Published 01 September 2018
Published 01 December 2016
Looks at the art practice of Donna Leslie.
Looks at the art practice in Moree in north western NSW.
Published June 1990
The Association of Northern and Central Australian Aboriginal Artists.
Until recently, Pitjantjatjara communities had very limited acces to or influence from mainstream media, communications, technology and information systems. English is still a foreign language to most of the population and functional levels of literacy are very low.
The Aboriginal Arts Board was dis-established in June 1989...the Australia Council established the Aboriginal Arts Committee to replace the Board.
At the 1988 Conference in Broome the author spoke of the growing unlawful use of Aboriginal art by T shirt companies and the fashion industry generally.
Dabah was the Aboriginal Artist in residence at the Flinders University 1989 - 1990.
'Bangarra' is a Wiradjeri word meaing to make fire and the dance company so named has sparked enthusiasm for its performances in countries as far afield as Japan, New Guinea, the USA and Finland.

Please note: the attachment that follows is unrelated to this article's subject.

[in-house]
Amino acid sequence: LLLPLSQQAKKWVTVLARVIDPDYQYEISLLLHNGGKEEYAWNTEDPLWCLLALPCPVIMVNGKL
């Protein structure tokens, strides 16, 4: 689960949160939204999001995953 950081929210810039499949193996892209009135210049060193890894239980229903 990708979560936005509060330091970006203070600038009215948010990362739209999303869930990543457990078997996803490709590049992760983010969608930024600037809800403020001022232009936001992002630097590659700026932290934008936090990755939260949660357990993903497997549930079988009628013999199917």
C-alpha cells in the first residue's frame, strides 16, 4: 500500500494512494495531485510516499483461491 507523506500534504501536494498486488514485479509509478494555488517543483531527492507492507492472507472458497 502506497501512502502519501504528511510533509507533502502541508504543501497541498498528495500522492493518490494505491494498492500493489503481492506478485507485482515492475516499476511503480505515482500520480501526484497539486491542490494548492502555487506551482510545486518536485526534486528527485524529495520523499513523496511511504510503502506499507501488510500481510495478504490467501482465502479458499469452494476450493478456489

Gordon Bennett interviewed on the development of his work.
In 1989, Jon Altman, Chris McGuigan and Peter Yu were asked by the Minister for Aboriginal Affairs to look into the viability of the Aboriginal Arts and Crafts industry, to point to ways to improve its efficiency and effectiveness and to advise which government programs could give cost effective support to the industry and to recommend managing and marketing strategies.
The artist writes about her art practice.
Looks at the art practice of Maree Clarke.
The Pitjantjatjara share a common heritage with Anangu (Aboriginal people) throughout the vast Western desert. They use the same rich vocabulary of visual symbols that has now become well known through the work of the Papunya Tula artists.